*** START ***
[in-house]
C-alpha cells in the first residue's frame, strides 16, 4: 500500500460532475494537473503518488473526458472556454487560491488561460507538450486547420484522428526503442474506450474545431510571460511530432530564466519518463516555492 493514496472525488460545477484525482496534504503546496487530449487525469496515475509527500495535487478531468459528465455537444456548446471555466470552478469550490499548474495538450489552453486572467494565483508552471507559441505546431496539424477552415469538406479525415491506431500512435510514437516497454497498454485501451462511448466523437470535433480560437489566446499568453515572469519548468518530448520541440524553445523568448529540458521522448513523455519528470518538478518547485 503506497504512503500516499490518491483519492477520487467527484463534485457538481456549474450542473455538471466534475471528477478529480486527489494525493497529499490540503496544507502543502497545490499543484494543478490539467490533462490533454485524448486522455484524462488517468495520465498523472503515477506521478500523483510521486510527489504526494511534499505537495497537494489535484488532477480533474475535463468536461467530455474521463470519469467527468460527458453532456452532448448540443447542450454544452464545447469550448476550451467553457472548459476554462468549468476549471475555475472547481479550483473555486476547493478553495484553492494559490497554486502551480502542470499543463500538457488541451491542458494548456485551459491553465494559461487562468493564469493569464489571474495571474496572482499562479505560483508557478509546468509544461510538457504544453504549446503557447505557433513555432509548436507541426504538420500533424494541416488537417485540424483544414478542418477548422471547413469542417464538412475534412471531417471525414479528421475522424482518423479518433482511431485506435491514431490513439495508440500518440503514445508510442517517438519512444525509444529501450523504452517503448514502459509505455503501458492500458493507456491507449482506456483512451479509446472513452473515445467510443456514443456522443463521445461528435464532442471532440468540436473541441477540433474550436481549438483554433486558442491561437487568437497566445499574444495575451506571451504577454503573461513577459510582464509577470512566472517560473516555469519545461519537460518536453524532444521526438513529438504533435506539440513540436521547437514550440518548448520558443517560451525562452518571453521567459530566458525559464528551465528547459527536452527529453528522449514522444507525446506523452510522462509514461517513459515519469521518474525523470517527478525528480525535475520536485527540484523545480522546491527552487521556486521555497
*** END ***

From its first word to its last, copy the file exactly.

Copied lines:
[in-house]
C-alpha cells in the first residue's frame, strides 16, 4: 500500500460532475494537473503518488473526458472556454487560491488561460507538450486547420484522428526503442474506450474545431510571460511530432530564466519518463516555492 493514496472525488460545477484525482496534504503546496487530449487525469496515475509527500495535487478531468459528465455537444456548446471555466470552478469550490499548474495538450489552453486572467494565483508552471507559441505546431496539424477552415469538406479525415491506431500512435510514437516497454497498454485501451462511448466523437470535433480560437489566446499568453515572469519548468518530448520541440524553445523568448529540458521522448513523455519528470518538478518547485 503506497504512503500516499490518491483519492477520487467527484463534485457538481456549474450542473455538471466534475471528477478529480486527489494525493497529499490540503496544507502543502497545490499543484494543478490539467490533462490533454485524448486522455484524462488517468495520465498523472503515477506521478500523483510521486510527489504526494511534499505537495497537494489535484488532477480533474475535463468536461467530455474521463470519469467527468460527458453532456452532448448540443447542450454544452464545447469550448476550451467553457472548459476554462468549468476549471475555475472547481479550483473555486476547493478553495484553492494559490497554486502551480502542470499543463500538457488541451491542458494548456485551459491553465494559461487562468493564469493569464489571474495571474496572482499562479505560483508557478509546468509544461510538457504544453504549446503557447505557433513555432509548436507541426504538420500533424494541416488537417485540424483544414478542418477548422471547413469542417464538412475534412471531417471525414479528421475522424482518423479518433482511431485506435491514431490513439495508440500518440503514445508510442517517438519512444525509444529501450523504452517503448514502459509505455503501458492500458493507456491507449482506456483512451479509446472513452473515445467510443456514443456522443463521445461528435464532442471532440468540436473541441477540433474550436481549438483554433486558442491561437487568437497566445499574444495575451506571451504577454503573461513577459510582464509577470512566472517560473516555469519545461519537460518536453524532444521526438513529438504533435506539440513540436521547437514550440518548448520558443517560451525562452518571453521567459530566458525559464528551465528547459527536452527529453528522449514522444507525446506523452510522462509514461517513459515519469521518474525523470517527478525528480525535475520536485527540484523545480522546491527552487521556486521555497